* This observation is made by M. Felix, p. 305. Hæc de vestris gentibus nata sunt. Jus est apud Persas misceri cum matribus. Ægyptiis et Athenis cum sororibus legitima connubia. Memoriæ et tragœdiæ vestræ incestis gloriantur, quas vos et libenter et legitis et auditis: sic et deos colitis incestos, cum matre, cum filia, cum sorore conjunctos.At nos pudorem non facie, sed mente præstamus, &c.
day of the week, when the disciples came together to break bread, Paul preached unto them, ready to depart on the morrow, and continued his speech until midnight. And there were many lights in the upper chamber, where they were gathered together." Acts xx. 78. The clause in Italics must appear altogether trifling and impertinent, unless we are aware, that the object of the author was to preclude the accusation urged by the enemies of the christians, that they met in darkness to practise impurities. Josephus meets the same accusation in a language still more significant and pointed. "Clamour and tumult," says he, "never disgrace their meetings; each in his turn having liberty to speak. The silence which is thus maintained within, appears like some awful mystery to those who are without; but the cause is their uniform sobriety, and the restraint of their appetites within the limits of satiety."*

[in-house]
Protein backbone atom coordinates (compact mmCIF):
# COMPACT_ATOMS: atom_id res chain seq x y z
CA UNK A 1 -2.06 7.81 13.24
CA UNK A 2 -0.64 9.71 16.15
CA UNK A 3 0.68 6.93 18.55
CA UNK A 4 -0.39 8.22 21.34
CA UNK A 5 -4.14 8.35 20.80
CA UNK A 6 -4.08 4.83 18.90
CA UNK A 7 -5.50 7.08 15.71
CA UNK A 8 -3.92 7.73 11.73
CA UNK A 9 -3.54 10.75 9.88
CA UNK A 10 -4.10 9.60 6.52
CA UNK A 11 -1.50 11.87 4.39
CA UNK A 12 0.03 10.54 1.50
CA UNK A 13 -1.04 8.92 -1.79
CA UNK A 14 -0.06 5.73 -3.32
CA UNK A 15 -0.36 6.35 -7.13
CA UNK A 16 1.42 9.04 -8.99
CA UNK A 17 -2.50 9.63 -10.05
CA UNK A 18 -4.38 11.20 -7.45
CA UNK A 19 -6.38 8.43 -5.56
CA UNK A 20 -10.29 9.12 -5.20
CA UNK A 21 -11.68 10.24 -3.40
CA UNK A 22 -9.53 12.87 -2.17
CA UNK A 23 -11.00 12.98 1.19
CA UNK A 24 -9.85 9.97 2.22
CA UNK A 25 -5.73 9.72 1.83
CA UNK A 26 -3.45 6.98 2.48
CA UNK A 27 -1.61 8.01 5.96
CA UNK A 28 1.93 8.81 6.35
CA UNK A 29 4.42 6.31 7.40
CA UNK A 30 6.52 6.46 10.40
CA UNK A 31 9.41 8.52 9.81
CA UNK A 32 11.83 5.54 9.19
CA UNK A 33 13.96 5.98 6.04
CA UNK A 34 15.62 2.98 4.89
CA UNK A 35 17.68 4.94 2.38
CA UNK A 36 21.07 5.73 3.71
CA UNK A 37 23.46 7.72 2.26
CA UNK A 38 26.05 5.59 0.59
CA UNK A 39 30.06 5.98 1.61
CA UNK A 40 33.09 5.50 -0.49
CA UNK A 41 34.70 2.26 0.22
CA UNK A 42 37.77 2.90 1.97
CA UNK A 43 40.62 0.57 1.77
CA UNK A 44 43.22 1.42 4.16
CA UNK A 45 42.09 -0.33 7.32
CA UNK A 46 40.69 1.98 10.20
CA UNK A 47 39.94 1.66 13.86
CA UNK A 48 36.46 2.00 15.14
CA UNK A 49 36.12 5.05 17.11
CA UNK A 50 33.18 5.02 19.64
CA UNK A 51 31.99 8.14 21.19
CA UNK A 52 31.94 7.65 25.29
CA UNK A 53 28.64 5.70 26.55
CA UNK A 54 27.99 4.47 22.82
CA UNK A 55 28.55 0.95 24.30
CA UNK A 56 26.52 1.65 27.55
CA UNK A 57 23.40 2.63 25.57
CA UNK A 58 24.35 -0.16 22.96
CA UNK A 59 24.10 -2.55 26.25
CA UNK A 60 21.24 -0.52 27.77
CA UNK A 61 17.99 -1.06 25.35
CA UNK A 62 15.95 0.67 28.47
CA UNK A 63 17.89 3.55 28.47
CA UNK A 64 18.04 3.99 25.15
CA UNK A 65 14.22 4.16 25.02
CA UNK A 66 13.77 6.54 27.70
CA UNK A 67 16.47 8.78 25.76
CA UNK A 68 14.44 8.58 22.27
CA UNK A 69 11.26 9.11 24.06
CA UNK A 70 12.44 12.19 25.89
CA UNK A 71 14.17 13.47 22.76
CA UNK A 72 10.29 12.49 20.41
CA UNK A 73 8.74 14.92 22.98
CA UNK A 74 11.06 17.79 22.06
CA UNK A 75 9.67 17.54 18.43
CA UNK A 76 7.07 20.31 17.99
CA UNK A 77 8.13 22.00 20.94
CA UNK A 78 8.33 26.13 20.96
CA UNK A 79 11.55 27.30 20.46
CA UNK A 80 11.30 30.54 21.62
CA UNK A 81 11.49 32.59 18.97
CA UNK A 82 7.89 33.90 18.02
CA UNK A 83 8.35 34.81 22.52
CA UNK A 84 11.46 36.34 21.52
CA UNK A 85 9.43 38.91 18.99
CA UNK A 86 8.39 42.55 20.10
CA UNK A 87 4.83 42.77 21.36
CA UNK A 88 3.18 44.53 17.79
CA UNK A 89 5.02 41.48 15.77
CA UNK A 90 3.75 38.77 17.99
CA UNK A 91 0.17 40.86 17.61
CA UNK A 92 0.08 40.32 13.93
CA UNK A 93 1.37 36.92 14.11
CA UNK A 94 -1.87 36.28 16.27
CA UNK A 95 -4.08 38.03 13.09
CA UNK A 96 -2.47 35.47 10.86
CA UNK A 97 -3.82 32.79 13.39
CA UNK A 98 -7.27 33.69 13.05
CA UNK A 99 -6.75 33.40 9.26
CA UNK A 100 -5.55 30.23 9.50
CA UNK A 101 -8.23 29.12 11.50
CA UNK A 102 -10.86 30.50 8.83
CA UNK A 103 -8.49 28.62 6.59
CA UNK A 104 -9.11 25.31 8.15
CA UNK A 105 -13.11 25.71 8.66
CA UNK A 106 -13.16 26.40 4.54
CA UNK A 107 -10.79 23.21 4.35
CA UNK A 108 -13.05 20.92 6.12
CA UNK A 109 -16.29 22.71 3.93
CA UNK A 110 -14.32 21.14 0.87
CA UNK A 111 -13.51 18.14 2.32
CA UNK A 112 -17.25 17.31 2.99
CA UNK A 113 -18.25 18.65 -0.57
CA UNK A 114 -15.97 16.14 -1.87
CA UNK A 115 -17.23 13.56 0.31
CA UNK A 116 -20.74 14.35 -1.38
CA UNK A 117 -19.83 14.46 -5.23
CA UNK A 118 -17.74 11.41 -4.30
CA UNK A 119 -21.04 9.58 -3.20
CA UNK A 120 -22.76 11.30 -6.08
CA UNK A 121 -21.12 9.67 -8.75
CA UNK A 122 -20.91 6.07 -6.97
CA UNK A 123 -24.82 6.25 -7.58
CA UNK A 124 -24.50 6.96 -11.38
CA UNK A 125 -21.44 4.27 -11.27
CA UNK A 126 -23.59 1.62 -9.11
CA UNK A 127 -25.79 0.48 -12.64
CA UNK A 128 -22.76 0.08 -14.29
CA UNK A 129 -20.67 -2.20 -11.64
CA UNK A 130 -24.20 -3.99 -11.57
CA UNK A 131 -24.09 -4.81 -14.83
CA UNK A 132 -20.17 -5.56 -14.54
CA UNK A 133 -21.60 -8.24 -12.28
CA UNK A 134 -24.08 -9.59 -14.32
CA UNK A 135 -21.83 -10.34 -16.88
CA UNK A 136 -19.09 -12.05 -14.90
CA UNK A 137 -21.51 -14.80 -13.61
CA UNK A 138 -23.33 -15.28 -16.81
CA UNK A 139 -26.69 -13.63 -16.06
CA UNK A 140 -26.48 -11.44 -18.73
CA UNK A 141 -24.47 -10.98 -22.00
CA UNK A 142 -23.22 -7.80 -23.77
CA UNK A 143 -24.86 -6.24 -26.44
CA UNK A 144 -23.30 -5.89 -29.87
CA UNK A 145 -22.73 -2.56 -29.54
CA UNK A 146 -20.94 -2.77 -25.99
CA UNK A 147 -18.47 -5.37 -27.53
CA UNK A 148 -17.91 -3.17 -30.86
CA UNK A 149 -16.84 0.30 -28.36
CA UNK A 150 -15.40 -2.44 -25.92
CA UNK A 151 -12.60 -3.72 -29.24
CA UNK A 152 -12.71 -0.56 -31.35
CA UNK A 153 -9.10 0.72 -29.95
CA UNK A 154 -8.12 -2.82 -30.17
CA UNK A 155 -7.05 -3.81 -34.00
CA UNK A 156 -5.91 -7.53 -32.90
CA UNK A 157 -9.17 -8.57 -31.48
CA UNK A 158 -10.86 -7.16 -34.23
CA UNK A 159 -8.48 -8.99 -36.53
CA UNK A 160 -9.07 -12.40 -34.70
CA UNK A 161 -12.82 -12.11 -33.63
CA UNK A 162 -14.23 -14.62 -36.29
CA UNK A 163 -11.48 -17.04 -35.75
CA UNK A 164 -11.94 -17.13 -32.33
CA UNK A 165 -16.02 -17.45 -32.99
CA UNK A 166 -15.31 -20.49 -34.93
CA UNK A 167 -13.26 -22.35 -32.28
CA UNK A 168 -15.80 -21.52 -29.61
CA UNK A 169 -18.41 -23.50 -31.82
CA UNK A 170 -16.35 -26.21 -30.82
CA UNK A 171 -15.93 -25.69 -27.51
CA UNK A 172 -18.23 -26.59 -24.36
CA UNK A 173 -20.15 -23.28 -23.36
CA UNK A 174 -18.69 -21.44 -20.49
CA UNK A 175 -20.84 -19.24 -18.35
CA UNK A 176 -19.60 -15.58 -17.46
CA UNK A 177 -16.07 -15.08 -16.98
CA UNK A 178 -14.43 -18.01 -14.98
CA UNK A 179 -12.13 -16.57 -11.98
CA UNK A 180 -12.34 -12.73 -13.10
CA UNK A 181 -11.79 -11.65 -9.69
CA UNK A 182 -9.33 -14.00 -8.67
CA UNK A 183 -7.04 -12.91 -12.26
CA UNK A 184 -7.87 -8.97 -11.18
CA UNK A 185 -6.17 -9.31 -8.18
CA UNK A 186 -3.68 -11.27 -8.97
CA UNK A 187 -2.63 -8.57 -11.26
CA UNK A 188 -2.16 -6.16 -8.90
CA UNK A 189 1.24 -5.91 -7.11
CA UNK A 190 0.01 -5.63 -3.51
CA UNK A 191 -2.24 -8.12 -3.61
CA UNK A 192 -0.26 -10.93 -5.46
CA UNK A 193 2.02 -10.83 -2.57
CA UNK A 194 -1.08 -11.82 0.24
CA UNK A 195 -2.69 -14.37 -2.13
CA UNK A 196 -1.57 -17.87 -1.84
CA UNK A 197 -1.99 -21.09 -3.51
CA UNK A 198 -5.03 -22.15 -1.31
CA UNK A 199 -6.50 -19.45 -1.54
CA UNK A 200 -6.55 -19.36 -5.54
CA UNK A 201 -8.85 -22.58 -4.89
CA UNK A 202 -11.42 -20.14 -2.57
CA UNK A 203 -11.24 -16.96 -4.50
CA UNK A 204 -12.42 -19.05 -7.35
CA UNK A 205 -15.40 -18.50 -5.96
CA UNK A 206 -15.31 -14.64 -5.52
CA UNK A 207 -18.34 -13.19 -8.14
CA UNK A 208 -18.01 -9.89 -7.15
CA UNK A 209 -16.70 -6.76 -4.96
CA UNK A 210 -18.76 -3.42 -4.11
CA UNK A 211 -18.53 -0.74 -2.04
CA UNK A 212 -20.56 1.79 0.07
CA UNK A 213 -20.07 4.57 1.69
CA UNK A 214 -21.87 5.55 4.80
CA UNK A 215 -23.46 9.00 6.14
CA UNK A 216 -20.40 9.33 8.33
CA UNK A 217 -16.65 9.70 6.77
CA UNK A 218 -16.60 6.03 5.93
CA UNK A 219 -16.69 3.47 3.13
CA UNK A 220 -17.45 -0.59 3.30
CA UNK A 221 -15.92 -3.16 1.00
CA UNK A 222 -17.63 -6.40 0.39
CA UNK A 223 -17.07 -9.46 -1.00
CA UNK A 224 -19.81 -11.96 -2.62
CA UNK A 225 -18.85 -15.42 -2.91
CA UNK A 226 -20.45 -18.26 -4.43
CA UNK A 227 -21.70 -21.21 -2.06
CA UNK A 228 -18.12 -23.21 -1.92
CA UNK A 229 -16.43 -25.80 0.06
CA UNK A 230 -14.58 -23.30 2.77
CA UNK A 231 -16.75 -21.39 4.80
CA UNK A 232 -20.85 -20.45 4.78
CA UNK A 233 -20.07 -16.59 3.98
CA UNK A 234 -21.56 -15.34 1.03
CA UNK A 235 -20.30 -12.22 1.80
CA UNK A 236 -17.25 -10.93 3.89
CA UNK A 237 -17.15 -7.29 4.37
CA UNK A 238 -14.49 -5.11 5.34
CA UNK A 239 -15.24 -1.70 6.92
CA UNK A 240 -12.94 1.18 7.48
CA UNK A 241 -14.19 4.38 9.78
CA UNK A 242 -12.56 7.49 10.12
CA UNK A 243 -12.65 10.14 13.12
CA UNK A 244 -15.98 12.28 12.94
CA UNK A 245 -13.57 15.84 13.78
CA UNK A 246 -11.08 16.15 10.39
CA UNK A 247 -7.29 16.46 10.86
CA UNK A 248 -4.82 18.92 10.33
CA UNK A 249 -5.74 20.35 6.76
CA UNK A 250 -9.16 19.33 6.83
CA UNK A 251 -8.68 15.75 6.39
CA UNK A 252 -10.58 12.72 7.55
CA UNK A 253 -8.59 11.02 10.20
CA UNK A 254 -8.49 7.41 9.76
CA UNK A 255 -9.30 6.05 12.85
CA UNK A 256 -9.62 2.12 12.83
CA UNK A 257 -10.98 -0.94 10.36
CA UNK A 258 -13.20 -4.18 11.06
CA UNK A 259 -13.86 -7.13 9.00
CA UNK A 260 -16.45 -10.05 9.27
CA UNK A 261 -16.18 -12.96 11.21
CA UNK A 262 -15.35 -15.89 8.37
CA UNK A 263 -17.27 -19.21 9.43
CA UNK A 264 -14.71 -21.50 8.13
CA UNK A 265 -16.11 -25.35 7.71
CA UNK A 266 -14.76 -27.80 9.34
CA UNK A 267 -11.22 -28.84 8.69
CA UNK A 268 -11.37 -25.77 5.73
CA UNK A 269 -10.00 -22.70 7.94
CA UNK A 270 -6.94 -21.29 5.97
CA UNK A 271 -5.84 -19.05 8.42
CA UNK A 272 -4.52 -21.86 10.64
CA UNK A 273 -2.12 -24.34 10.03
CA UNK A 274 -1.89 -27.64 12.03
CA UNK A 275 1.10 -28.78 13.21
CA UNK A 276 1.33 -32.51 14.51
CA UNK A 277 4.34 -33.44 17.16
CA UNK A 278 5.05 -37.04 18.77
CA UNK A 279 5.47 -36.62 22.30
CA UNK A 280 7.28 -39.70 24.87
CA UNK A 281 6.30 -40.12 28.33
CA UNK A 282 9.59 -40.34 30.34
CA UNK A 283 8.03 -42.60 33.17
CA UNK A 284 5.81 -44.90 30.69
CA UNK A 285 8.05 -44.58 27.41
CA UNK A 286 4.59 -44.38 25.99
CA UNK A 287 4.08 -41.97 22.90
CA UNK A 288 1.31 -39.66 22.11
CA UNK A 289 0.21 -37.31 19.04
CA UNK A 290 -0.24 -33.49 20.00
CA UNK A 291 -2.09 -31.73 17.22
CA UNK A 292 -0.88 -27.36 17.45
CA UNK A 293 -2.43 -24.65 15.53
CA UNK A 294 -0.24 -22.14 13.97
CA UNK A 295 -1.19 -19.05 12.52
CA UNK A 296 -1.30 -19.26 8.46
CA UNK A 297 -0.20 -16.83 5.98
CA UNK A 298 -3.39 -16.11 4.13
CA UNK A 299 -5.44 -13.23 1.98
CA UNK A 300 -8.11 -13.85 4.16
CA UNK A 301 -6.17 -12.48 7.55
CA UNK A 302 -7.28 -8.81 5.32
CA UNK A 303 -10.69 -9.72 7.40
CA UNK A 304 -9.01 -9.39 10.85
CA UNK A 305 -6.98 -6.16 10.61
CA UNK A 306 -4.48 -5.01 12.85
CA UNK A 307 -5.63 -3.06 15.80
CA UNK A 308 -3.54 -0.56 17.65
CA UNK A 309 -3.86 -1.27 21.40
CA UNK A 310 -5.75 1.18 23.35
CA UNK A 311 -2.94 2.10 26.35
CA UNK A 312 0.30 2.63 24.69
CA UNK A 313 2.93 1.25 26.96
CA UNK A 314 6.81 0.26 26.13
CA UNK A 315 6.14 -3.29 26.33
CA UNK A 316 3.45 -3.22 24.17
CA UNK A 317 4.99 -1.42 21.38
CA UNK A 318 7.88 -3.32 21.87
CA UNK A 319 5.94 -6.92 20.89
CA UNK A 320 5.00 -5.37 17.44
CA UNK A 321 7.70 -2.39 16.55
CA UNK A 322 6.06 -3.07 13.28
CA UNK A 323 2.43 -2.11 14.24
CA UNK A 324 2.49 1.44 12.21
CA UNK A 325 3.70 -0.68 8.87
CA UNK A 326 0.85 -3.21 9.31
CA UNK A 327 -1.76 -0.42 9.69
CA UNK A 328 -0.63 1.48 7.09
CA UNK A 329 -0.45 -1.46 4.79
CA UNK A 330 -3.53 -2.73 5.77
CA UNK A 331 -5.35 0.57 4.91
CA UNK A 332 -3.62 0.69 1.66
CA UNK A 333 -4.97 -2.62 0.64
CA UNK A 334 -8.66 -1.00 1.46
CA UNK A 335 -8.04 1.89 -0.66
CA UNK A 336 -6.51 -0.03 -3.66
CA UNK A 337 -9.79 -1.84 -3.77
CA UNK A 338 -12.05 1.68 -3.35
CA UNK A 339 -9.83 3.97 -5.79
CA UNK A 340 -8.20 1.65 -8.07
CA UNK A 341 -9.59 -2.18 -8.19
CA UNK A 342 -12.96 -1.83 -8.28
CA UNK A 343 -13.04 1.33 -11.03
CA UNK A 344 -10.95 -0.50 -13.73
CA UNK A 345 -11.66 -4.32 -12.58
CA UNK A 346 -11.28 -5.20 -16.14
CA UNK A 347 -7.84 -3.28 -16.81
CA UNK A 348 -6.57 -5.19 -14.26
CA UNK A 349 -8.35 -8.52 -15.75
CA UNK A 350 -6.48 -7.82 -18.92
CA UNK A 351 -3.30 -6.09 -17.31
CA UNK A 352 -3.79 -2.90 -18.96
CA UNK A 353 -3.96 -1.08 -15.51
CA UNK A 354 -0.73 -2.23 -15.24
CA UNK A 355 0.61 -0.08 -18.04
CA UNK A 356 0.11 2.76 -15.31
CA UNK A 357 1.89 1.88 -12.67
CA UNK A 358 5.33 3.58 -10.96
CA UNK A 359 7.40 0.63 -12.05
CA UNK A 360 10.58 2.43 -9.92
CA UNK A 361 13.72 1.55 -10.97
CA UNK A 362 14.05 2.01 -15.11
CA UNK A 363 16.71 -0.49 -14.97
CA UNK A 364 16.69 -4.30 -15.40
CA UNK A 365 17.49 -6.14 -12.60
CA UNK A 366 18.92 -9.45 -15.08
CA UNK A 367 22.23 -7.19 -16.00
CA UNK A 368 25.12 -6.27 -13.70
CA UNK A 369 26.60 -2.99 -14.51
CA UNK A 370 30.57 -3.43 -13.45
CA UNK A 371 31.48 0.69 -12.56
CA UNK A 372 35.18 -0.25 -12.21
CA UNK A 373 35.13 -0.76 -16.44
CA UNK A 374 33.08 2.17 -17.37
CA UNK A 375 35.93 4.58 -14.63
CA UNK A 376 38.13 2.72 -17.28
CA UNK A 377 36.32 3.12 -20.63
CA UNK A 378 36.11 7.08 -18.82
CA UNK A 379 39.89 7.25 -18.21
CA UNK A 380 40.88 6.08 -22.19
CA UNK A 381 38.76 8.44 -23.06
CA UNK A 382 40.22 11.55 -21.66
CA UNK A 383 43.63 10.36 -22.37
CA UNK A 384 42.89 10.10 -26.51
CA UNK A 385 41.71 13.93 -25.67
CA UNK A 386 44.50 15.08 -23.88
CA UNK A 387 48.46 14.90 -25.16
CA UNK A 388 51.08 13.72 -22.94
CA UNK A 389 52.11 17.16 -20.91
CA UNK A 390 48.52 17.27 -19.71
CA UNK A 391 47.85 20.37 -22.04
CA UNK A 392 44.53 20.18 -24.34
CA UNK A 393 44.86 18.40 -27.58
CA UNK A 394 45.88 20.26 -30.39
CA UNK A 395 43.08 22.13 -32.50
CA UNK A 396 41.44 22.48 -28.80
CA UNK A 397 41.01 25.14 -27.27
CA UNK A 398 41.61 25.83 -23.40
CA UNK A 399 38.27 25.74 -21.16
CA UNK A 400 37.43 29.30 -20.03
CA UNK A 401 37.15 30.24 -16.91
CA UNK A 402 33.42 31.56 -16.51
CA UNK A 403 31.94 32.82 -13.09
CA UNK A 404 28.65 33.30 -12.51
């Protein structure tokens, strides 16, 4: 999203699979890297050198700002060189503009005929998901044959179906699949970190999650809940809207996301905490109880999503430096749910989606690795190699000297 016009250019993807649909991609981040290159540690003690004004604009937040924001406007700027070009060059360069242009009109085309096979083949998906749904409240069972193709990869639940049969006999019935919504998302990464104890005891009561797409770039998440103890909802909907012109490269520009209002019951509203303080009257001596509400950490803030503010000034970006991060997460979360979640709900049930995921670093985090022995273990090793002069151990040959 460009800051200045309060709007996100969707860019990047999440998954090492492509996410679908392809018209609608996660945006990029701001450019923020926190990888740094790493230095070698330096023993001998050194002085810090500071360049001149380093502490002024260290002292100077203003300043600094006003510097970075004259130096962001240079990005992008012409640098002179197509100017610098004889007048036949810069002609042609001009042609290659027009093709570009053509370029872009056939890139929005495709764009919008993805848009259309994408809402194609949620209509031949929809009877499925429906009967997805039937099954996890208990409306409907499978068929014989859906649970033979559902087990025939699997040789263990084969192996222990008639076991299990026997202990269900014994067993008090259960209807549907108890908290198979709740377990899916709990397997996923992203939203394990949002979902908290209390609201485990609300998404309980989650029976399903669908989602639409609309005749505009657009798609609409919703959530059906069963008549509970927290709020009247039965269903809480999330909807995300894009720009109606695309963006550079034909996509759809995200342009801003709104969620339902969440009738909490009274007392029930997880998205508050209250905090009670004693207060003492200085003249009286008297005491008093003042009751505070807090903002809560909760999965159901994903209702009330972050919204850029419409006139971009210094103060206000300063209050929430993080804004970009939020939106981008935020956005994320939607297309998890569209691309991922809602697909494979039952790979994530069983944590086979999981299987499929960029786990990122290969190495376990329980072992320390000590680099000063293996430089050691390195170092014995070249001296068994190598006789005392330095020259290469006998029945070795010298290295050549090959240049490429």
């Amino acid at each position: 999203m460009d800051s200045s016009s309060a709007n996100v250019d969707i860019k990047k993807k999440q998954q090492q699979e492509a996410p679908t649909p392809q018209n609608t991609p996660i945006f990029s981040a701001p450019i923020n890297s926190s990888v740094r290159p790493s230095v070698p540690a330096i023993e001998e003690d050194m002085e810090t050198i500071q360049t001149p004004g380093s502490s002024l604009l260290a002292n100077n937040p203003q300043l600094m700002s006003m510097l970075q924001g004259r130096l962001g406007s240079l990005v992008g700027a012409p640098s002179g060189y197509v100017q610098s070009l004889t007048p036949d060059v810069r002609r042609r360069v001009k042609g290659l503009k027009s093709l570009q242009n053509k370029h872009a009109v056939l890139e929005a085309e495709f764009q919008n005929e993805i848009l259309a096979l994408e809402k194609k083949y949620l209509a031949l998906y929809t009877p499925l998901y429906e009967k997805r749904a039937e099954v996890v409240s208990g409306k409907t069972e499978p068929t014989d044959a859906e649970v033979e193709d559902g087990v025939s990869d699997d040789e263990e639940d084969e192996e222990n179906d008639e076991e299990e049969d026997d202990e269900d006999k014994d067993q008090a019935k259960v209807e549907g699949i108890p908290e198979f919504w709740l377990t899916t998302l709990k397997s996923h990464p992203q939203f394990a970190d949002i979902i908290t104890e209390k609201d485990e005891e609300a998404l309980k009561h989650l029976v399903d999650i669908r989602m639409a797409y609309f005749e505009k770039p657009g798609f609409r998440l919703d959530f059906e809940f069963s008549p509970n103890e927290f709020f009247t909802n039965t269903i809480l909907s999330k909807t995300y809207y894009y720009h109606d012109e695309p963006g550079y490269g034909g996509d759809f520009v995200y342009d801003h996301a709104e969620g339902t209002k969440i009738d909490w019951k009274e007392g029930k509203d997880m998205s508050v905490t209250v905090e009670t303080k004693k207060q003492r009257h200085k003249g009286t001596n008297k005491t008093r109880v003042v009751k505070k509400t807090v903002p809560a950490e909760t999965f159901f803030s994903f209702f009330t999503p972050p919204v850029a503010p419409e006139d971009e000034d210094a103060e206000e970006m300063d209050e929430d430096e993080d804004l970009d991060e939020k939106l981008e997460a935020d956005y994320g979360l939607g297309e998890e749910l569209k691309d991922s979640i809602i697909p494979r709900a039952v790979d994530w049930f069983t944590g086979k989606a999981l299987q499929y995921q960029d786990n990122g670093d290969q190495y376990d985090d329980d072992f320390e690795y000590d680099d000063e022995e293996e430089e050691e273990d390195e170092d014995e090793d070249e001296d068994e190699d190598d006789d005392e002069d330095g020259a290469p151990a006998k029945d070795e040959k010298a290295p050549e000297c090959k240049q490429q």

* Ουδε κραυγη ποτε τον οικον, ουτε θορυβος μολύνει, τας δε λαλιας εν ταξει παραχωρούσιν αλληλοις, και τοις έξωθεν, ὡς μυςηριον τι φρικτον, ή των ται' τουτου δε αιτιον ή διηνεκής νηψις,
ενδον σιωπη φαίνετ
και το μετρείσθαι
παρ αυτοις τροφην και ποτον μεχρι κορου. B. J. lib. 2. c. 8.
The account which Tertullian gives of the Agape is precisely the same in effect with that of Philo and Josephus. Nostra cœna-nihil vilitatis, nihil immodestiæ admittit, non